Could a new breed of supermarket reshape how Australia shops?

Supermarket shopping in Australia is set for a shake-up as European discount stores Aldi and Lidl look to challenge the dominance of legacy players such as Coles and Woolworths. 

While other lower cost supermarket brands have tried and failed to gain a foothold in Australia, it appears that German chain Aldi is here to stay. Meanwhile another successful German discount operator, Lidl, is planning to enter the Asia Pacific region.

“The market is changing and it may be that the traditional 3,000 to 4,000 square meter supermarket with a full line of products does not fulfill the needs of all Australian consumers,” says Nik Wallis, senior retail project manager, JLL Australia. “Lifestyles are changing, and supermarket operators need to adapt to this changing market.”

No-frills model

Aldi was founded in 1946 and now has 9,000 stores in 18 countries. Since its entry into Australia in 2001 it has gained over 10 percent market share. The no-frills formula, with smaller stores and limited product lines and services for shoppers, keeps costs low on own brand groceries and basic food items.

Should Lidl enter Australia, it would likely adopt a similar strategy. The company was founded in Germany in the 1930s, and is now one of Europe’s largest grocery retailers. It enjoys particular success in the UK, where it has opened more than 600 stores since 1994.

In recent years, consumer sentiment towards the UK’s large, established supermarket brands – such as Tesco, Asda and Sainsbury’s – has waned as discount chains offer a competitive alternative. As a result, the large, full-line supermarkets are struggling with negative comparative growth, while Aldi and Lidl are expanding.

According to recent reports, the two German grocers are now in the process of setting up shop in the U.S. as well. So can they expect to take Australia by storm?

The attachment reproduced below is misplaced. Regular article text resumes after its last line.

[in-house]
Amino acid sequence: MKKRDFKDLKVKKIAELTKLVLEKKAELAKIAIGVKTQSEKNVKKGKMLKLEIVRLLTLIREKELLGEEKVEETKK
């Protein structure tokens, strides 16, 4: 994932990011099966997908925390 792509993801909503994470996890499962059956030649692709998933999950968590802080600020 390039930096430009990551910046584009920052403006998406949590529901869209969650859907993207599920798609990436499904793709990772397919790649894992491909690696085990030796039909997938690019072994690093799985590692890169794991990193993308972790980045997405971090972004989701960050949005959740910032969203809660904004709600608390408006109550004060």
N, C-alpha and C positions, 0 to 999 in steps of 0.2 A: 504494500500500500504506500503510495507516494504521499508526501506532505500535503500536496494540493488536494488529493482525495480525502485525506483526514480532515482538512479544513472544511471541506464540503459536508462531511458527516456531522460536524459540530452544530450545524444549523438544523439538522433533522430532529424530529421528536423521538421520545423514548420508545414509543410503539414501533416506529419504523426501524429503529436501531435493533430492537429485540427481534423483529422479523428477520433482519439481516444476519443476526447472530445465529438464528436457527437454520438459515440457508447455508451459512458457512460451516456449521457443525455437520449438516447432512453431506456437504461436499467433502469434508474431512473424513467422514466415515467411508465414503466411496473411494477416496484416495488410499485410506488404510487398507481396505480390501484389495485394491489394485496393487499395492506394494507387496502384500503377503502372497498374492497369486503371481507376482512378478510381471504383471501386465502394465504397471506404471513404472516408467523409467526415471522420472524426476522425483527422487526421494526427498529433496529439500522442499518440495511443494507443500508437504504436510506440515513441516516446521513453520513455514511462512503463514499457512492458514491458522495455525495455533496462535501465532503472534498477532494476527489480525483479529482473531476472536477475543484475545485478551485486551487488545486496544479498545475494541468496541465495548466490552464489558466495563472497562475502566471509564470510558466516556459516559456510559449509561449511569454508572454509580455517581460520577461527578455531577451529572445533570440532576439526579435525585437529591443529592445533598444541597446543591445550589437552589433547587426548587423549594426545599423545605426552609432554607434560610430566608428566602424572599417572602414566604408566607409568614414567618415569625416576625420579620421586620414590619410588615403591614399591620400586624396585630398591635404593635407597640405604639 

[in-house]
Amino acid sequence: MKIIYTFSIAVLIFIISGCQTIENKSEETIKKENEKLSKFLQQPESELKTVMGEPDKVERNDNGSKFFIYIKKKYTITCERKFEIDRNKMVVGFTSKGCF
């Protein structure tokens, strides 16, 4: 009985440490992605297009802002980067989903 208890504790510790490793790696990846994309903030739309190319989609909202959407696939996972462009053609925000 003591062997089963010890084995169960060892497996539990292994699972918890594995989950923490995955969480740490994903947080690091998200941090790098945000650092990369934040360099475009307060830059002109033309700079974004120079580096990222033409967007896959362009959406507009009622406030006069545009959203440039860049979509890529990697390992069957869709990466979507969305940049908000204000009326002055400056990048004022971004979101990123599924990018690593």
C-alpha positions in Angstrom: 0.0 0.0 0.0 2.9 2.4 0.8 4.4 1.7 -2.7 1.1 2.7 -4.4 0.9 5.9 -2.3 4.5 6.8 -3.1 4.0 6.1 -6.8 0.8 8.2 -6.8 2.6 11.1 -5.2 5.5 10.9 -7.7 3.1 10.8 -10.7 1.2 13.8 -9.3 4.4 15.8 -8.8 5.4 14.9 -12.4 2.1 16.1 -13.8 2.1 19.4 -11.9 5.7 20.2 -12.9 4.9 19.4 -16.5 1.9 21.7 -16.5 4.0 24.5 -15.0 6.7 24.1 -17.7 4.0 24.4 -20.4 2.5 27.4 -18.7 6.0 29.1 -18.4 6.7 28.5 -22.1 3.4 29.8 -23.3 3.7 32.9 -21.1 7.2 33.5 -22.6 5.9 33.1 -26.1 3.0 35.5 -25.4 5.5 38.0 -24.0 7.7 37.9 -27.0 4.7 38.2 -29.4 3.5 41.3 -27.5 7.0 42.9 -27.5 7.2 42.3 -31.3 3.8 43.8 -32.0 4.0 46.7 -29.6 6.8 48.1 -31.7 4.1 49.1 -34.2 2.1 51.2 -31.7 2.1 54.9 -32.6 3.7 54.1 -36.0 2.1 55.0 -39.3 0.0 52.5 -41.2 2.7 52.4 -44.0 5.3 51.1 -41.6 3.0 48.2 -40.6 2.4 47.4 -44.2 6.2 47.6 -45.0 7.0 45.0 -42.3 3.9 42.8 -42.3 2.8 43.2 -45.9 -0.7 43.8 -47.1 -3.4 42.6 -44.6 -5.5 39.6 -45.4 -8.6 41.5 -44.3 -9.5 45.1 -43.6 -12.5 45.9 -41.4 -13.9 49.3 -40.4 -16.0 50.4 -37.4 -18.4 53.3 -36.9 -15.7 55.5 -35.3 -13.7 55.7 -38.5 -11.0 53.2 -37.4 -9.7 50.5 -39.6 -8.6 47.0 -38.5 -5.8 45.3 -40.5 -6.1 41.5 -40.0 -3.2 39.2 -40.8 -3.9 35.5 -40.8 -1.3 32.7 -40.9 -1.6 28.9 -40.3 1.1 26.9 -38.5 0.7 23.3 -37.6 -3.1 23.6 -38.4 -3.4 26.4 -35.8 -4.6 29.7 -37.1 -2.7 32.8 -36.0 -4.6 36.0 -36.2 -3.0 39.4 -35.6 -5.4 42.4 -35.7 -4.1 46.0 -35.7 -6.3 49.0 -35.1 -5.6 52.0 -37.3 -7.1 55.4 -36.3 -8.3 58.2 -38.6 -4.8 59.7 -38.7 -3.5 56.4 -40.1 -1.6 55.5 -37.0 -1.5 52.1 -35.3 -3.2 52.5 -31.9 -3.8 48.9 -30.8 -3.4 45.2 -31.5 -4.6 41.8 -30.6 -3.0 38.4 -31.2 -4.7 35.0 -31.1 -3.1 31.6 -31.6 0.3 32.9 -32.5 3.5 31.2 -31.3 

Changing retail formats

“Price and value are stronger considerations with a volatile dollar, while convenience has also become a critical factor for many consumers,” says Wallis. “Shopping habits are also becoming smarter. Buying as required, rather than stocking up on a weekly basis, has become the preferred method of food shopping for time-poor commuters.”

In this context, smaller retail formats such as convenience and independent stores are becoming an increasingly visible feature in small towns and suburbs across Australia. These businesses tend to operate as franchises, enabling them to expand at a faster pace. Customers are willing to pay a little extra for their basic and top-up items in return for the ease of a store close to home.

Meanwhile superstores, which typically stretch to over 5,000 square meters, are making inroads in Australia. The market leader Costco has established membership-based superstores in each main Australian city, with some second tier stores starting to roll out. Its model is quantitative – based on bulk sales, big packs, and large quantities of product. Domestic retailer Coles has also opened some superstores with limited success.

“These developments are really challenging the pricing and service delivery models of established supermarket chains. As a result, we’ll see new opportunities opening up for property developers as they have to adapt to meet the demands of this rapidly evolving sector,” says Wallis.

Whether Australian shoppers embrace discount groceries as enthusiastically as their UK counterparts remains to be seen, but the country’s longstanding supermarket brands may need to move fast to keep hold of their customers.

From JLL Real Views